Framing The Indiana Religious Freedom Law

In this post Nathan Palmer uses the recent controversy over the Indiana law to show us how issues are framed by social movements.

For a social movement to change people’s minds, recruit supporters, and secure the resources needed to accomplish their goals, they have to tell a great story. That is, they have to present their ideas in a way that will resonate with people and effectively communicate what they feel must be changed and why. This process within social movements is what sociologists call framing.

If you’ve ever cropped a photo and it looked a lot better, then you understand the basics of framing. Just as you can frame a photo to cut out the people in the background so that you and your friends’ smiling faces are front and center, you can also frame an issue so that some aspects of it are highlighted and other aspects are downplayed or cut out altogether. Framing is easier to understand when you see it in action, so let’s take a look at how supporters and opponents of a recently passed law in Indiana framed the legislation[1].

How Supporters Framed Indiana’s Religious Freedom Restoration Act.

Supporters of Indiana’s RFRA champion it as a protector of religious freedom and people of faith from being forced by the government to provide services that are against their religious beliefs. Indiana Governor Mike Pence said of the law, “this is about protecting the religious liberty of people of faith and families of faith…” Supporters pointed out that many states across the country have similar RFRA laws and that the federal RFRA law was signed into law by President Clinton.

Supporters of Indiana’s RFRA law vehemently deny that it will legalize open discrimination against gays, lesbians, or any other sexual minority. Last week we saw a series of supporters attempt to argue that the law was not discriminatory during multiple live TV interviews and get grilled by their interviewers. For instance, Gov. Pence was asked more than three times by George Stephanopoulos if the law legalized discrimination and each time he dogged the question. Peter Sprigg of the Family Research Council and Ryan McCann of the Indiana Family Institute are two other good examples of supporters making an exasperated defense of the law as non-discriminatory. In all three cases, the supporters seemed shocked by the accusation and reiterated that this law wasn’t about discrimination, but religious liberty.

How Opponents Framed Indiana’s Religious Freedom Restoration Act

Opponents of Indiana’s law framed the issue squarely on discrimination; arguing that the bill would make it legal for any individual or any corporation to deny services to non-heterosexual customers. As NPR reported, the law, “caused a firestorm of criticism from those who say the law could lead to discrimination against gays and lesbians, including businesses like Apple and Angie’s List; the NCAA, which is hosting the men’s college basketball Final Four in Indianapolis; and even other states like Connecticut, which banned state-paid travel to Indiana.”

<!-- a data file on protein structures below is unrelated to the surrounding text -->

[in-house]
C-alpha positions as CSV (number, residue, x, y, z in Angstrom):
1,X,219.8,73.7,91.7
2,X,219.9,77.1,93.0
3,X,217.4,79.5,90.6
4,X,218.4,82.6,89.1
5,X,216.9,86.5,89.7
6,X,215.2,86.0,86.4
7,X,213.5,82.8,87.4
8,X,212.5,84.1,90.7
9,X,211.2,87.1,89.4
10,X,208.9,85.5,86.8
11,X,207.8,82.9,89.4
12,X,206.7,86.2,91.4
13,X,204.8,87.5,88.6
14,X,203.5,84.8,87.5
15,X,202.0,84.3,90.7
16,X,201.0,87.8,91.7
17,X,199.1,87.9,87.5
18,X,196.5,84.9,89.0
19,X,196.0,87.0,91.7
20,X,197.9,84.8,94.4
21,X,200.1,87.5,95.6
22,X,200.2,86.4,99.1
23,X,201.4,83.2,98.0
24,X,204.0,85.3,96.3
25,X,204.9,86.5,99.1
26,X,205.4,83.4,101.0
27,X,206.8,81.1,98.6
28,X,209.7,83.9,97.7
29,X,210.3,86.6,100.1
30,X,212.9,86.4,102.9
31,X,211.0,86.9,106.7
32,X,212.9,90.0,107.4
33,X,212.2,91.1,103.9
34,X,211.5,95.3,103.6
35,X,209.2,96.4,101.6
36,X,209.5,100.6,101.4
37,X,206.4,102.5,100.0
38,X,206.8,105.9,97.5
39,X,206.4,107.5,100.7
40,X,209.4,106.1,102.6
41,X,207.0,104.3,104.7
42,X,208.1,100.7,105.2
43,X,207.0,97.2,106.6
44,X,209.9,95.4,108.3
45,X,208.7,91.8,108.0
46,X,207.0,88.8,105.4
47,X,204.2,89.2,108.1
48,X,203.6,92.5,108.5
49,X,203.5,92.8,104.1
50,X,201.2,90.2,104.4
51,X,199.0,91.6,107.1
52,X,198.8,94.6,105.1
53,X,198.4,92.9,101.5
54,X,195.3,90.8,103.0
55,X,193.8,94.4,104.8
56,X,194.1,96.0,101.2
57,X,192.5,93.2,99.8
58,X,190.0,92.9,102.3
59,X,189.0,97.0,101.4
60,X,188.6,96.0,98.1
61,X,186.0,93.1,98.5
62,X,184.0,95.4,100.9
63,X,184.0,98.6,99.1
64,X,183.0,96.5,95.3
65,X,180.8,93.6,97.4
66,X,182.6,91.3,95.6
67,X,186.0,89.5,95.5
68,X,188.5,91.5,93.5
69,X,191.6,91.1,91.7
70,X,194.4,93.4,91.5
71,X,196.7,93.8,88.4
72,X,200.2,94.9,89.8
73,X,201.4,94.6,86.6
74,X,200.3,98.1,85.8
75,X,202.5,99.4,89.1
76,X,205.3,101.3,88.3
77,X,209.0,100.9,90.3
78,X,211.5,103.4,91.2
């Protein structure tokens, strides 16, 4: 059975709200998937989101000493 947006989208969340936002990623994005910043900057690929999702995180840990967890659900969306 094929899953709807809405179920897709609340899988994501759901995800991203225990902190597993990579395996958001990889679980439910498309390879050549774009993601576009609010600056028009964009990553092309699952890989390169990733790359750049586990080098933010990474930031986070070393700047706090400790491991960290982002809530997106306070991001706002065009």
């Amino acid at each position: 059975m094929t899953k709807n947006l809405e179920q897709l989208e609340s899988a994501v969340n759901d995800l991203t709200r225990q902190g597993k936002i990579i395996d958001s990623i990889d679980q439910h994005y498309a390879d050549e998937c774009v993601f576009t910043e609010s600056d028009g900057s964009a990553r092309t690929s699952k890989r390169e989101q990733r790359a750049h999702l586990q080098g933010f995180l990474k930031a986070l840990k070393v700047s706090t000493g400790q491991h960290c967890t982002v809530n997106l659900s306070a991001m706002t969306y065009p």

Opponents also point out that while 19 other states have RFRA laws, Indiana’s is unique. The RFRA laws in other states have clear guidelines about when you can use religious expression as a defense, for instance in Texas you can’t use such a defense in a civil rights case. Furthermore, other state RFRA laws require that the state be a party in the lawsuit before the religious expression defense can be invoked. Which means that an individual who is being sued or prosecuted by the government can argue that their religious rights protect them from being sued or prosecuted. However, the Indiana law was worded so that an individual or corporation could invoke the defense if they were sued by another individual.

Finally, the opponents of Indiana’s RFRA law framed the law as being antiquated or from a bygone era. For instance, Hillary Clinton tweeted that it’s, “sad this new Indiana law can happen in America today.” Many opponents including Apple CEO Tim Cook compared Indiana’s RFRA law to the legalized discrimination of the Jim Crow era. This sentiment was succinctly captured in the internet meme image of a sign that read, “Now Entering Indiana. Please Turn Your Clock Back 200 years.”

Competing Frames and Social Change

In the court of public opinion, the supporters frame of the Indiana RFRA law lost. After extreme public pressure, Gov. Pence signed a law to “fix” the RFRA legislation last Thursday (although some argue the amended law still allows for discrimination against sexual minorities). As the Indiana RFRA law demonstrates, from a framing perspective social change happens when a social movement can successfully replace an old frame with a new one.

Dig Deeper:

  1. Explain in your own words what it means to frame an issue.
  2. Pick a social issue (e.g. marijuana legalization, immigration reform, police brutality, or any other issue) and discuss how it is framed in public discussions and in the media.
  3. Why do you think the supporters of Indiana’s RFRA law were unsuccessful in their attempt to frame the law as being non-discriminatory?
  4. Imagine that you are one of the leaders for a student-led social movement to make higher education more affordable and to reduce student loan debt (FYI, the total outstanding student loan debt in 2014 was $1.08 trillion). How could you frame the issue of student loan debt in a way that would resonate with the public?

  1. In this blog post I will only be looking at a few key examples that were chosen by me in a non-systematic and non-scientific way. Sociologists who research framing and social movements would collect their data in a systematic way and do a thorough scientific analysis.  ↩